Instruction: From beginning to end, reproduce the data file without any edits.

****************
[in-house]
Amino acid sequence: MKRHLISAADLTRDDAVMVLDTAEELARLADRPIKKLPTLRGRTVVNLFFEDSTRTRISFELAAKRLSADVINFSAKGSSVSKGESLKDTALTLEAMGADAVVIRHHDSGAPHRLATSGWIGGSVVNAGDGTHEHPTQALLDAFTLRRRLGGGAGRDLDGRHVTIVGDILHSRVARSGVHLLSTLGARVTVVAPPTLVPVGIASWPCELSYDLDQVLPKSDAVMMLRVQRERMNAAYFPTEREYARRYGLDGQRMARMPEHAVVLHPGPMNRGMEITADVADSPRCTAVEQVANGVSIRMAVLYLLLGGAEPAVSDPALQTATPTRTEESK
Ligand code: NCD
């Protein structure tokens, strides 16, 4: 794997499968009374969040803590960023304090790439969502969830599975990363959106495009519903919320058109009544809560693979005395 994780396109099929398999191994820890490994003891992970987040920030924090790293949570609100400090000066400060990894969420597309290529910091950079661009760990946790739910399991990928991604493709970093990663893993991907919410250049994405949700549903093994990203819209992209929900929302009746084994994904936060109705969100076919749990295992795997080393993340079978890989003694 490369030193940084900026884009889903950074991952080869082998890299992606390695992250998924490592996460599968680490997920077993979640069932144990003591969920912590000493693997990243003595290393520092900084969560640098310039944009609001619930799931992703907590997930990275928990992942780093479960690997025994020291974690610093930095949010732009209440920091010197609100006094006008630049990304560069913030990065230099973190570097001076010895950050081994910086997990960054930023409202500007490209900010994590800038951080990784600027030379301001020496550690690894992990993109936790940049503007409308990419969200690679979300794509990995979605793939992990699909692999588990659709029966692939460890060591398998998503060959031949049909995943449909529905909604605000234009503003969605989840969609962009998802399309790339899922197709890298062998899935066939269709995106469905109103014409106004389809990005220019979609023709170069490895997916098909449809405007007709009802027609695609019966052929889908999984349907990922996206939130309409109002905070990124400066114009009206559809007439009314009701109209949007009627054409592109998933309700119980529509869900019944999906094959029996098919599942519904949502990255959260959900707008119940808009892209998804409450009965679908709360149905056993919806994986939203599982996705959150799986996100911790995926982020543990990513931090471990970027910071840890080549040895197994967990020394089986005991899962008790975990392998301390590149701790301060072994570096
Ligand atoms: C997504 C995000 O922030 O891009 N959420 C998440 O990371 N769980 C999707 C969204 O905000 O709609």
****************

[in-house]
Amino acid sequence: MKRHLISAADLTRDDAVMVLDTAEELARLADRPIKKLPTLRGRTVVNLFFEDSTRTRISFELAAKRLSADVINFSAKGSSVSKGESLKDTALTLEAMGADAVVIRHHDSGAPHRLATSGWIGGSVVNAGDGTHEHPTQALLDAFTLRRRLGGGAGRDLDGRHVTIVGDILHSRVARSGVHLLSTLGARVTVVAPPTLVPVGIASWPCELSYDLDQVLPKSDAVMMLRVQRERMNAAYFPTEREYARRYGLDGQRMARMPEHAVVLHPGPMNRGMEITADVADSPRCTAVEQVANGVSIRMAVLYLLLGGAEPAVSDPALQTATPTRTEESK
Ligand code: NCD
């Protein structure tokens, strides 16, 4: 794997499968009374969040803590960023304090790439969502969830599975990363959106495009519903919320058109009544809560693979005395 994780396109099929398999191994820890490994003891992970987040920030924090790293949570609100400090000066400060990894969420597309290529910091950079661009760990946790739910399991990928991604493709970093990663893993991907919410250049994405949700549903093994990203819209992209929900929302009746084994994904936060109705969100076919749990295992795997080393993340079978890989003694 490369030193940084900026884009889903950074991952080869082998890299992606390695992250998924490592996460599968680490997920077993979640069932144990003591969920912590000493693997990243003595290393520092900084969560640098310039944009609001619930799931992703907590997930990275928990992942780093479960690997025994020291974690610093930095949010732009209440920091010197609100006094006008630049990304560069913030990065230099973190570097001076010895950050081994910086997990960054930023409202500007490209900010994590800038951080990784600027030379301001020496550690690894992990993109936790940049503007409308990419969200690679979300794509990995979605793939992990699909692999588990659709029966692939460890060591398998998503060959031949049909995943449909529905909604605000234009503003969605989840969609962009998802399309790339899922197709890298062998899935066939269709995106469905109103014409106004389809990005220019979609023709170069490895997916098909449809405007007709009802027609695609019966052929889908999984349907990922996206939130309409109002905070990124400066114009009206559809007439009314009701109209949007009627054409592109998933309700119980529509869900019944999906094959029996098919599942519904949502990255959260959900707008119940808009892209998804409450009965679908709360149905056993919806994986939203599982996705959150799986996100911790995926982020543990990513931090471990970027910071840890080549040895197994967990020394089986005991899962008790975990392998301390590149701790301060072994570096
Ligand atoms: C997504 C995000 O922030 O891009 N959420 C998440 O990371 N769980 C999707 C969204 O905000 O709609």